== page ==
The Mainstreaming of IBM Watson

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    Capitalizing on Big Data: Analytics with a Purpose

    At some point, folks will have to stop introducing IBM Watson as the computer that beat human Jeopardy! champ Ken Jennings in 2011. Its Big Blue owners are doing their part by working diligently at making that far from the platform’s most important accomplishment.

    This week, IBM and Twitter, building upon their partnership that was announced last October, said that they are offering cloud-based data services aimed, according to eWeek, at combining Twitter’s massive amount unique data flow with Watson’s deep analytic capabilities to improve business decision making. More than 100 customers are using the applications.

    It seems like a great teaming:

    IBM said it is able to isolate important information from “noise” on Twitter by enriching and analyzing Twitter data in combination with millions of data points from other streams of public and business data – such as weather forecasts, sales information and product inventory stats. This helps to uncover powerful correlations that drive more actionable insights.

    It’s not the only move IBM has made with Watson. Earlier this month, the company acquired AlchemyAPI. TechCrunch says that the deal provides Watson access to a community of more than 40,000 developers building cognitive apps. It quotes IBM to the effect that the goal of the app is to enable machines to interact naturally with humans to determine next steps to be taken.

    WatsonThe types of applications that AlchemyAPI will enable already were under development by IBM. InformationWeek’s Doug Henschen offered a slideshow highlighting examples of the jobs that the platform can take on. IBM Watson, especially when backed by AlchemyAPI, can act as a consumer behavior analyst, personal shopper, sales assistant, consumer-support rep, travel agent, veterinary assistant, medical school tutor, image analyst, facial recognition expert and medical diagnostician. This, of course, is just the tip of the iceberg.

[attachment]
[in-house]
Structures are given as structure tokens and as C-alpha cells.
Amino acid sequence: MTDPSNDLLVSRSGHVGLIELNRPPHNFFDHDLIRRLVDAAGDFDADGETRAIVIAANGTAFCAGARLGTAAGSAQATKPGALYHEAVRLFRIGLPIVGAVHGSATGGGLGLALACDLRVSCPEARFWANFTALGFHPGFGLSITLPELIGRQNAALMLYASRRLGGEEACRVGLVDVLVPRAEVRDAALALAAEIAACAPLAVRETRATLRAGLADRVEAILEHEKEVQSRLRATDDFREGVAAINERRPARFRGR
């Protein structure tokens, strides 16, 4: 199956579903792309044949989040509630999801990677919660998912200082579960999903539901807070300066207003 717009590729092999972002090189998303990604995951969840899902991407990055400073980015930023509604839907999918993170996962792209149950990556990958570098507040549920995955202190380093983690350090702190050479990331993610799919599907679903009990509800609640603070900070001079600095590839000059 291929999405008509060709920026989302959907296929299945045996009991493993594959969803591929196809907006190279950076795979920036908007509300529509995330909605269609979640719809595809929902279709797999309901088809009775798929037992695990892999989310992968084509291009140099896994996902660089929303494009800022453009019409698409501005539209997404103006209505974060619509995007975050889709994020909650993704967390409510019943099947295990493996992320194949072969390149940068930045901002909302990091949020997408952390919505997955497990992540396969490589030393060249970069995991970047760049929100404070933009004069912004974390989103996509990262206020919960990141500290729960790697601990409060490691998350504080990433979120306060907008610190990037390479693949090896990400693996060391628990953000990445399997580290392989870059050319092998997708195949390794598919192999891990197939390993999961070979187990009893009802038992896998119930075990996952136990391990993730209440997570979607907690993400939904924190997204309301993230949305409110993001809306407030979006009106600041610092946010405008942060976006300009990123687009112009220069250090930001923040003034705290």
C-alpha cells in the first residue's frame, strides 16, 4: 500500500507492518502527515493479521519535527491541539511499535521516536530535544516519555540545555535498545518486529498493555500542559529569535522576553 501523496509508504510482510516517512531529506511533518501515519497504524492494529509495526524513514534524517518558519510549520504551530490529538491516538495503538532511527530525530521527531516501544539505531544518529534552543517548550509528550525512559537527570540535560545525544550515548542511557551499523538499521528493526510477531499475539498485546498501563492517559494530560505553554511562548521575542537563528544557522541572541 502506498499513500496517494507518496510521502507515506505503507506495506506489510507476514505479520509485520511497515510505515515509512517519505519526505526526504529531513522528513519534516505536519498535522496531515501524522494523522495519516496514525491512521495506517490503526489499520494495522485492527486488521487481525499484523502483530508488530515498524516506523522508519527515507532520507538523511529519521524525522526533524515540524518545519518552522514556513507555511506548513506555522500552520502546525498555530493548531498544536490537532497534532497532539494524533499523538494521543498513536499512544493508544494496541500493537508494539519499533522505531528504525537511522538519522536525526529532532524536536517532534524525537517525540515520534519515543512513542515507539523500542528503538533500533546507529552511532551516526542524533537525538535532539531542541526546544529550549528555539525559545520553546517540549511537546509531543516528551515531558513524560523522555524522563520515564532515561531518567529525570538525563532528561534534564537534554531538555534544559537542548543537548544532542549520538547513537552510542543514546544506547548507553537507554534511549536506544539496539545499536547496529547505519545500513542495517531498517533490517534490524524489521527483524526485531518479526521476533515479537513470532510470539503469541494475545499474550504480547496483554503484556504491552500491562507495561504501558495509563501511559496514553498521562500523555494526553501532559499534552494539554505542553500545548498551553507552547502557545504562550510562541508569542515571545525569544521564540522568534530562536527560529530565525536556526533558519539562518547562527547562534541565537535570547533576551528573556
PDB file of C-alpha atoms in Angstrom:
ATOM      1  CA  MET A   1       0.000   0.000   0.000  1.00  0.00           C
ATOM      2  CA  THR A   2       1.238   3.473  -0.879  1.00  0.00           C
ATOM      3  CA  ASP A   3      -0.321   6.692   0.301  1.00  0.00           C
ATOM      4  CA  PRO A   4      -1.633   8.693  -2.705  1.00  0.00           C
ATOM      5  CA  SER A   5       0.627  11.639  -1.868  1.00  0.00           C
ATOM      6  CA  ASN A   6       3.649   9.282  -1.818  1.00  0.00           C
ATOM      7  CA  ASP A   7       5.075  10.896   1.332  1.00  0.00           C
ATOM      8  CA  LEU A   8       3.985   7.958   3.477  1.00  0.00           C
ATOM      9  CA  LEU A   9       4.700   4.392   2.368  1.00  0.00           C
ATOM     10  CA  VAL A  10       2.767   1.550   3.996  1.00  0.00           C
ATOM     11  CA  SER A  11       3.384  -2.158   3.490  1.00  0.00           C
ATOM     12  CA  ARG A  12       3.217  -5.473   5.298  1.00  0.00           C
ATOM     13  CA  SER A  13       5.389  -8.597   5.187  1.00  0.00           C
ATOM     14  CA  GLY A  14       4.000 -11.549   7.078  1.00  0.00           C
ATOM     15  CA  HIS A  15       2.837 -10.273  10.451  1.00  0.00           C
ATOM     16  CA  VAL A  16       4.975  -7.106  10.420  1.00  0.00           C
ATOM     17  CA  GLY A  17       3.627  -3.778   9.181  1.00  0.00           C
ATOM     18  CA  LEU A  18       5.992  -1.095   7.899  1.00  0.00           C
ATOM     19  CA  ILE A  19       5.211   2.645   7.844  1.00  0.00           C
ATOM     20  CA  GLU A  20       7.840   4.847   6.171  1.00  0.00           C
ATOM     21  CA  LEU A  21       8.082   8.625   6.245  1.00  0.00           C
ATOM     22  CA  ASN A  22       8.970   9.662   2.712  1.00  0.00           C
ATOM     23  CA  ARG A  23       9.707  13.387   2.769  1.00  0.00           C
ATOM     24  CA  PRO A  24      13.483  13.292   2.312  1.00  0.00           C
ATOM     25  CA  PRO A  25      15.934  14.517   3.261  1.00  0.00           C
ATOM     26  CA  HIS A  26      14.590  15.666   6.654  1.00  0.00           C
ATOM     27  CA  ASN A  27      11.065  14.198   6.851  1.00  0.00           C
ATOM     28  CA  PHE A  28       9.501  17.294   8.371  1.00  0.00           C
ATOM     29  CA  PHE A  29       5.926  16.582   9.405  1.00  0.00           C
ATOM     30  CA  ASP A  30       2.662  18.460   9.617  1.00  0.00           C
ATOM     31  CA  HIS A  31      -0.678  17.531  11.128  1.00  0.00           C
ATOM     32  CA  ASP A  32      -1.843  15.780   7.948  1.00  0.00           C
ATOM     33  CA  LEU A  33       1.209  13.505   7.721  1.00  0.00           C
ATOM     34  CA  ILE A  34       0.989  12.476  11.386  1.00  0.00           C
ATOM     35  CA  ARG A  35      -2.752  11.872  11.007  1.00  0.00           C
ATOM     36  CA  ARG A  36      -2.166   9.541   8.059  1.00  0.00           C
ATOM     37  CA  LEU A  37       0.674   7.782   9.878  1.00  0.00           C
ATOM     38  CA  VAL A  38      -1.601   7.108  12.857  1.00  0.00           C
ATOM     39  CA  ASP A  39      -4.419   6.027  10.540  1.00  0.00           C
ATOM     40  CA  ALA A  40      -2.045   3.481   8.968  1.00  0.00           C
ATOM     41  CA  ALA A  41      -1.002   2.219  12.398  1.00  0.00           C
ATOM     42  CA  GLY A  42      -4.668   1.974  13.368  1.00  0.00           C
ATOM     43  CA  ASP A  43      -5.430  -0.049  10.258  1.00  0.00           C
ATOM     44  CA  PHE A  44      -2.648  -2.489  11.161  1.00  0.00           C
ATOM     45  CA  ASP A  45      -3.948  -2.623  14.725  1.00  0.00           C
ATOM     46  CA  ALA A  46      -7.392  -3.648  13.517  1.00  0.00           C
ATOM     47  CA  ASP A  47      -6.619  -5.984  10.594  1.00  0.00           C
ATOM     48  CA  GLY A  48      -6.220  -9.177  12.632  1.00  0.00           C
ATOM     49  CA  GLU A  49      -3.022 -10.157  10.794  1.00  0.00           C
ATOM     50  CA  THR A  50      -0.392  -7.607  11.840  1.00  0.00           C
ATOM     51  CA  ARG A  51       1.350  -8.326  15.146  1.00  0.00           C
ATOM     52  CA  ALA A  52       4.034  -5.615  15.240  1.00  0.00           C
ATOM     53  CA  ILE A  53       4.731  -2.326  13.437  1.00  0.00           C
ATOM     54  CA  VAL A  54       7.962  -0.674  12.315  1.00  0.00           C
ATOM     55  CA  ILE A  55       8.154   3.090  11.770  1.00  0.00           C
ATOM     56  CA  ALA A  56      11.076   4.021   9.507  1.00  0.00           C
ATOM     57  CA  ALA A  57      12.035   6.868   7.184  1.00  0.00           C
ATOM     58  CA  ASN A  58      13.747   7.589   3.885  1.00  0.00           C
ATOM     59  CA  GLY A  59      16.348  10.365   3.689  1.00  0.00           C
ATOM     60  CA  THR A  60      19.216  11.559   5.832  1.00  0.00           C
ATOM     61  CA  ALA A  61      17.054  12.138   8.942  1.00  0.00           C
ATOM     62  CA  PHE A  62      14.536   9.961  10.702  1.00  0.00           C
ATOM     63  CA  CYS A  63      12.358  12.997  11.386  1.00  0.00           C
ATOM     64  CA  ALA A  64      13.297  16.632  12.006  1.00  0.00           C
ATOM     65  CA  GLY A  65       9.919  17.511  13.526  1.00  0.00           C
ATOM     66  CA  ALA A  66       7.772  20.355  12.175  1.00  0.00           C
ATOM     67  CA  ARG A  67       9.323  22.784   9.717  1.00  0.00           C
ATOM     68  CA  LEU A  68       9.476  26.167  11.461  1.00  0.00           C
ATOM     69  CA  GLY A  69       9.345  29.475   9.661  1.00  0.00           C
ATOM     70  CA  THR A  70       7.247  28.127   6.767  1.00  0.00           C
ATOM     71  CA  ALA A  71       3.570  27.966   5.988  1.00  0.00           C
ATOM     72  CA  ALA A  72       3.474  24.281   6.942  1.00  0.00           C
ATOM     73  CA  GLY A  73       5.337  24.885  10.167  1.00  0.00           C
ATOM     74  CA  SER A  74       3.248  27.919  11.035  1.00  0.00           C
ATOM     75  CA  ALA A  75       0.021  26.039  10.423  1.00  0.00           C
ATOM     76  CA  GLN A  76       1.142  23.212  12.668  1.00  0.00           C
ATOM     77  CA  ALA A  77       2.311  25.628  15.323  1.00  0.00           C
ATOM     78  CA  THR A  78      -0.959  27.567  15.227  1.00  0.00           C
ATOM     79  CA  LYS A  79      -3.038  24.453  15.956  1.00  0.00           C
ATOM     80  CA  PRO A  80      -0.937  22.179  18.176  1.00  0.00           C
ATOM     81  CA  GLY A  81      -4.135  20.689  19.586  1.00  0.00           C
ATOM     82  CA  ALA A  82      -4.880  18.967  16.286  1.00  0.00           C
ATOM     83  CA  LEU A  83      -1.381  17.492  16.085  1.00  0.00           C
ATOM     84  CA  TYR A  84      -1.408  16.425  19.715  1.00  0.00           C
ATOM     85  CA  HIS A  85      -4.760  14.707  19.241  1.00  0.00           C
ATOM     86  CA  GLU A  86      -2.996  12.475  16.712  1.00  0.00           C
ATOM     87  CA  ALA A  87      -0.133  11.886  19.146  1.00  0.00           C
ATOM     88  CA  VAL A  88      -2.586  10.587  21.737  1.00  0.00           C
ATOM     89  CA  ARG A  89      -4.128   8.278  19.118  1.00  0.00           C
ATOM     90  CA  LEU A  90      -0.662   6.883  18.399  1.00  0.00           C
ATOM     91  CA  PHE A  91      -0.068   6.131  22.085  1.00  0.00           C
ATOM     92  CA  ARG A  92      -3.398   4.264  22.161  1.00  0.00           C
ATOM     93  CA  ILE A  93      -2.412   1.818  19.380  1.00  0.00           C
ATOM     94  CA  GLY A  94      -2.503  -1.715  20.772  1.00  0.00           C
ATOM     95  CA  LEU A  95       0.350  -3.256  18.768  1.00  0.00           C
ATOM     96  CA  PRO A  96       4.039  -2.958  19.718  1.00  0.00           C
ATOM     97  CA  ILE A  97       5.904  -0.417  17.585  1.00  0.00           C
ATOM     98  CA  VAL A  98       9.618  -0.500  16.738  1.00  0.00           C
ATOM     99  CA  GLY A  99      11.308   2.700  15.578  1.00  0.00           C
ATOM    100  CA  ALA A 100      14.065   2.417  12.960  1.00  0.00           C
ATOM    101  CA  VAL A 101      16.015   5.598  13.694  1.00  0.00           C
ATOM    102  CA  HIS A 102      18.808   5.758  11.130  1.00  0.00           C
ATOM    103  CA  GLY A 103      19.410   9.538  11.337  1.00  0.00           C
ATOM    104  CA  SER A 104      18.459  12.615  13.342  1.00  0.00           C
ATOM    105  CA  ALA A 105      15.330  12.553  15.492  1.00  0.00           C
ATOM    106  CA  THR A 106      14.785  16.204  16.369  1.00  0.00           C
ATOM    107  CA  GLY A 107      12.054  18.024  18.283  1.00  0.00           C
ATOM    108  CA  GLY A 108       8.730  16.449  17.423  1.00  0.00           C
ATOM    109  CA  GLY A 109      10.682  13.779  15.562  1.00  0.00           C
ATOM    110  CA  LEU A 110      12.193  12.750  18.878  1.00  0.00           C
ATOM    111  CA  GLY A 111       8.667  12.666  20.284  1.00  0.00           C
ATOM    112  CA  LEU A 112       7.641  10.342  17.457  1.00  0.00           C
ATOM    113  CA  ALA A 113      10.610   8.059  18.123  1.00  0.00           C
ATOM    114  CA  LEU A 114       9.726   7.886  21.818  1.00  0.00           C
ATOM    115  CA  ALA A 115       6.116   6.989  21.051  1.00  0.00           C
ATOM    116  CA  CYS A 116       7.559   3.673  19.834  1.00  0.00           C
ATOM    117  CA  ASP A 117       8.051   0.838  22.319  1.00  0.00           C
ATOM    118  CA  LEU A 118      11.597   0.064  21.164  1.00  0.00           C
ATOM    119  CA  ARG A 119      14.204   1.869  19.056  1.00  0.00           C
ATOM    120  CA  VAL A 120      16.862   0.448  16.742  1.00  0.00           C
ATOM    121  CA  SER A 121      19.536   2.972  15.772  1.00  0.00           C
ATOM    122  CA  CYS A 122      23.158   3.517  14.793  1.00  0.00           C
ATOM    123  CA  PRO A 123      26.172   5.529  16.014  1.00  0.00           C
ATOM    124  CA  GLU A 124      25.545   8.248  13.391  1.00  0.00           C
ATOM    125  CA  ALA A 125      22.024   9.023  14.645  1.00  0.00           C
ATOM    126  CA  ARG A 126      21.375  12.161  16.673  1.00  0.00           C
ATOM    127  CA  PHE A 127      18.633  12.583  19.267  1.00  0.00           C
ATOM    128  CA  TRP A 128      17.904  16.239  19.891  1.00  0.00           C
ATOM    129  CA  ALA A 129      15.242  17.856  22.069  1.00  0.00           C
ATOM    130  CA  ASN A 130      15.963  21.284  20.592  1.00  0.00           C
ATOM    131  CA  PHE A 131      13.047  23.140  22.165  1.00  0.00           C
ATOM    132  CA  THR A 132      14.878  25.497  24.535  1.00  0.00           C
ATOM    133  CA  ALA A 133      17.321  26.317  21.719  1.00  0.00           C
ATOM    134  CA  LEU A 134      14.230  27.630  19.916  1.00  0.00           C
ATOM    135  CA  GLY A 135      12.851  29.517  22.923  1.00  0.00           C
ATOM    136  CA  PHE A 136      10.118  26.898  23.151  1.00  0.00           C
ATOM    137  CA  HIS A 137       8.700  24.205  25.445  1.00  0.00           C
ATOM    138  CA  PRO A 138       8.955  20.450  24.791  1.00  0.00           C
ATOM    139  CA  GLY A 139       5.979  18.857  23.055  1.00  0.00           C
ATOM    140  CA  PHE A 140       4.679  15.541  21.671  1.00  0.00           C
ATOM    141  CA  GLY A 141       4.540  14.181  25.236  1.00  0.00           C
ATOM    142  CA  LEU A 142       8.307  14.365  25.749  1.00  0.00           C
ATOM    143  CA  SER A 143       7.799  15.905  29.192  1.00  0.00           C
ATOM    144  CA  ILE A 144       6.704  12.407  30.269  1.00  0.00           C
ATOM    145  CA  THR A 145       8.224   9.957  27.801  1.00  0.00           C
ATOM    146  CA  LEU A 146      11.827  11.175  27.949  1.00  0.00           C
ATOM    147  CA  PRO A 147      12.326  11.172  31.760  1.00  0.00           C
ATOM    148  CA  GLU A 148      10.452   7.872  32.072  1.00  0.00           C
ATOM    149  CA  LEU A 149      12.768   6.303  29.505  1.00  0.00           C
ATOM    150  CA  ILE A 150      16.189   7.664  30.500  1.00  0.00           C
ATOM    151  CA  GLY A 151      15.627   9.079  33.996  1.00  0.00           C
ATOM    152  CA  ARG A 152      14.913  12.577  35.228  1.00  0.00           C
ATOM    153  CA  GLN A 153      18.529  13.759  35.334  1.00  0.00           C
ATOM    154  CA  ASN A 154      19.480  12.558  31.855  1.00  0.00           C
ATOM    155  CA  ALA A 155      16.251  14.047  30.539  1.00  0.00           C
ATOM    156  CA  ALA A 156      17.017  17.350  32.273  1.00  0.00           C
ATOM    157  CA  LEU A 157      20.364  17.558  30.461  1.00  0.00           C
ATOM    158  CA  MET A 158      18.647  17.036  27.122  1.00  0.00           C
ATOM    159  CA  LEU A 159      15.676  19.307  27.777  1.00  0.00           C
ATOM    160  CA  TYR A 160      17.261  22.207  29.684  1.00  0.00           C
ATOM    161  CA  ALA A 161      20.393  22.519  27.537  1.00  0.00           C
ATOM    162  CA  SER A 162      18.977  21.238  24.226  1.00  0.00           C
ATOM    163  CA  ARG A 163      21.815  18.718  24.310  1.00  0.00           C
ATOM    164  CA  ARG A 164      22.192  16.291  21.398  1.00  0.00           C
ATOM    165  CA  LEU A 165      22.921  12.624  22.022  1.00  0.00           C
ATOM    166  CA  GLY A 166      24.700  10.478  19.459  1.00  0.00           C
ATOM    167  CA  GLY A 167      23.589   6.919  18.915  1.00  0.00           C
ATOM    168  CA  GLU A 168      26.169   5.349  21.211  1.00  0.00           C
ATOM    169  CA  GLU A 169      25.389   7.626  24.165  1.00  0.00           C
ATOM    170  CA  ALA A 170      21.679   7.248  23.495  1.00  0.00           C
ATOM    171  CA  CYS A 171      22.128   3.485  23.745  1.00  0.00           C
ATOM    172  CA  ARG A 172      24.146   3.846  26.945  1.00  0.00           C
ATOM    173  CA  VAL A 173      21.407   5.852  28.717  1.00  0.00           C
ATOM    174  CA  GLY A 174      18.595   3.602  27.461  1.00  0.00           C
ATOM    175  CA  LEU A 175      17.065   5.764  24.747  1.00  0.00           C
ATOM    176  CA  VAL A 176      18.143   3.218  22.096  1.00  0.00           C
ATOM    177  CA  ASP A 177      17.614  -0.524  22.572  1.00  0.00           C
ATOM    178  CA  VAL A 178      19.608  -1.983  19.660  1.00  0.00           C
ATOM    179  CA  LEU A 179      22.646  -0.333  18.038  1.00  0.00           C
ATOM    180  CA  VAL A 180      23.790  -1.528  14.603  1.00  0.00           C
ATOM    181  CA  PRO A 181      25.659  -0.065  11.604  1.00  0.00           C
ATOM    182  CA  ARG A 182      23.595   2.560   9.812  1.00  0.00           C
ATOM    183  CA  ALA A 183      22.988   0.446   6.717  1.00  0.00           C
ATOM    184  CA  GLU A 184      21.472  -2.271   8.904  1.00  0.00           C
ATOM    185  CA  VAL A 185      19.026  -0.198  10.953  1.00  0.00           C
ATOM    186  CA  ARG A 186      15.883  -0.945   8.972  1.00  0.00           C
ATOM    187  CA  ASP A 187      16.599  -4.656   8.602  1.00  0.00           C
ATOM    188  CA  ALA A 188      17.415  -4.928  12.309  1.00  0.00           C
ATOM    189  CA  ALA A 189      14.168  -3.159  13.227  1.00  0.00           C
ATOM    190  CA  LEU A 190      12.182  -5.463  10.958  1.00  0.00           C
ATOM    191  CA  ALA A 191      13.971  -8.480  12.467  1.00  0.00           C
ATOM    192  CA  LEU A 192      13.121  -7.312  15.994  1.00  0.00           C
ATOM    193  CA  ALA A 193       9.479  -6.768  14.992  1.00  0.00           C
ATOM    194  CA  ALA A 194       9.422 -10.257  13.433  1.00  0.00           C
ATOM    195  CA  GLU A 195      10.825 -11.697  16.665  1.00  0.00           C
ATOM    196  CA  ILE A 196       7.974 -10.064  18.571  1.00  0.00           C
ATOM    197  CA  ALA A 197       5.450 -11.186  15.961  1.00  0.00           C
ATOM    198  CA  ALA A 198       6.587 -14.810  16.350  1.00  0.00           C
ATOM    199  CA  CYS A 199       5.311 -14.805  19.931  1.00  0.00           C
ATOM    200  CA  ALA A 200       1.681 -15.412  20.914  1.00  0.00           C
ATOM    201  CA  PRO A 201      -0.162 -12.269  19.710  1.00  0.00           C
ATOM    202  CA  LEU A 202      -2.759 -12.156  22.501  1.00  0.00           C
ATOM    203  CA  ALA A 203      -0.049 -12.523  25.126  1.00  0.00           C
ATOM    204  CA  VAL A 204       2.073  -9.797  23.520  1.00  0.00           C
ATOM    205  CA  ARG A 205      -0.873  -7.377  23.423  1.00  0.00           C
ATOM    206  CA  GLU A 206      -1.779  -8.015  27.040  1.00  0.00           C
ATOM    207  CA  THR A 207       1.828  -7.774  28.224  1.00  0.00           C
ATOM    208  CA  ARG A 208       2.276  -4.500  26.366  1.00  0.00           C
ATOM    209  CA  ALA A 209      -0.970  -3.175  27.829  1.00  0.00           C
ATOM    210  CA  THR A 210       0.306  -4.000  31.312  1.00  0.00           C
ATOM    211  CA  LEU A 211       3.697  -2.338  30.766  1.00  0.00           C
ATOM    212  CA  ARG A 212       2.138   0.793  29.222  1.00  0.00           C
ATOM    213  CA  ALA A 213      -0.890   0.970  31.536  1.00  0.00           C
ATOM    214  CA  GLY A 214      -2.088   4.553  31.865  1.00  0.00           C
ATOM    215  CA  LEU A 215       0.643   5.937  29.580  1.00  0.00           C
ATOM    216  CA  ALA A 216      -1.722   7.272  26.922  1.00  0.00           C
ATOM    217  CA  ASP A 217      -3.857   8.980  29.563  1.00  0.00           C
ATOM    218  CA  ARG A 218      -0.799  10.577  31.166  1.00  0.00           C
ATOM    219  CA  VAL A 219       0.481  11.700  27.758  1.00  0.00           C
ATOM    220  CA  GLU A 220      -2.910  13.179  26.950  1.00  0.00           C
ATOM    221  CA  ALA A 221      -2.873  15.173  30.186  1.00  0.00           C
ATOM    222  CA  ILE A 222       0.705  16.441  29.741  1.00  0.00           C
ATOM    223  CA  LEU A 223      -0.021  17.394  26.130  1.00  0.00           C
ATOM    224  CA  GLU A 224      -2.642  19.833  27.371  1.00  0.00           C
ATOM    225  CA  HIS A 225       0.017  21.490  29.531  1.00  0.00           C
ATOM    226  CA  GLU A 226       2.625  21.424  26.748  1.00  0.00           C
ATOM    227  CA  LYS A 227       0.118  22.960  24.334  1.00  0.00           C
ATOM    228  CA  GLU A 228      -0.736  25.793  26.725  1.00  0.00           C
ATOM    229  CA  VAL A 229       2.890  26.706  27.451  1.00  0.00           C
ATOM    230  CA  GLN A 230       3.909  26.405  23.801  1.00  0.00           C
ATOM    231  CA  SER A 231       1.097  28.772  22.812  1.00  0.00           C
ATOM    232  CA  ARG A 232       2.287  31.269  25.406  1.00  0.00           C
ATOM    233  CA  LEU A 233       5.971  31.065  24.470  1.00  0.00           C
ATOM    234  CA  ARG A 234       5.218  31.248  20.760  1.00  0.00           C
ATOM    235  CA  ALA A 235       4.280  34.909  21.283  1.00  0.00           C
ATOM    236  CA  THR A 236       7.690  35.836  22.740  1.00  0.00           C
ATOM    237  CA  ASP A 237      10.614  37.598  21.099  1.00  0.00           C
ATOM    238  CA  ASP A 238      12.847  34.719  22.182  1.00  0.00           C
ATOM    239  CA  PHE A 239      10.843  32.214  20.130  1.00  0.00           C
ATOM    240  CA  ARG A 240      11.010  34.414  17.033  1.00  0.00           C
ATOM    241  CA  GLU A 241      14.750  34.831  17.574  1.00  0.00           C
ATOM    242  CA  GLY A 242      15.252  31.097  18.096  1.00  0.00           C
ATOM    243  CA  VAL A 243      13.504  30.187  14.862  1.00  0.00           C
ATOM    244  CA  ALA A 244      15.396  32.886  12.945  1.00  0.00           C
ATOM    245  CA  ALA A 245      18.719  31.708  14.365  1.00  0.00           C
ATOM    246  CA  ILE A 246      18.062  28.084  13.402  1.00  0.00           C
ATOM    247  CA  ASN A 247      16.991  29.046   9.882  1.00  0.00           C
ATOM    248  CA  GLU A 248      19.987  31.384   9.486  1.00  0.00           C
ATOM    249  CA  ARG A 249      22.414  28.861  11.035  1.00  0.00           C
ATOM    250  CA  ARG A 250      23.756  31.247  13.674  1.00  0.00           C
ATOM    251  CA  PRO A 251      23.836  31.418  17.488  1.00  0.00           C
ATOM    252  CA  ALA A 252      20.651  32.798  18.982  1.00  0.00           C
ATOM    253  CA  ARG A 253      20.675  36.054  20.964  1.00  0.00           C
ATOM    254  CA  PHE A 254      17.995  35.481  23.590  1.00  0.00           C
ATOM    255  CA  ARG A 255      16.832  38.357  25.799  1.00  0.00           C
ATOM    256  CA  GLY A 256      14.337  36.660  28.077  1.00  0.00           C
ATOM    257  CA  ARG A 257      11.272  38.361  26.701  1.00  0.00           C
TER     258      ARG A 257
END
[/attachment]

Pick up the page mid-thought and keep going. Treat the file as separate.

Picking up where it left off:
Human resources certainly is an area in which Watson can excel, particularly when enhanced by AlchemyAPI. Den Howlett at Diginomica gives an expert’s take on the use of Watson to help assess employees and prospects. His take is that predictive analysis is coming to human resources and that the IBM tool potentially is valuable, but that it must be used with a tremendous amount of care.

    It is increasingly clear that IBM has turned Watson into far more than a parlor trick. The acquisition of AlchemyAPI will accelerate its progress. The platform, and others like it, will become an increasingly common presence in everyday life.

    Carl Weinschenk covers telecom for IT Business Edge. He writes about wireless technology, disaster recovery/business continuity, cellular services, the Internet of Things, machine-to-machine communications and other emerging technologies and platforms. He also covers net neutrality and related regulatory issues. Weinschenk has written about the phone companies, cable operators and related companies for decades and is senior editor of Broadband Technology Report. He can be reached at [email protected] and via twitter at @DailyMusicBrk.

    Carl Weinschenk
    Carl Weinschenk
    Carl Weinschenk Carl Weinschenk Carl Weinschenk is a long-time IT and telecom journalist. His coverage areas include the IoT, artificial intelligence, artificial intelligence, drones, 3D printing LTE and 5G, SDN, NFV, net neutrality, municipal broadband, unified communications and business continuity/disaster recovery. Weinschenk has written about wireless and phone companies, cable operators and their vendor ecosystems. He also has written about alternative energy and runs a website, The Daily Music Break, as a hobby.

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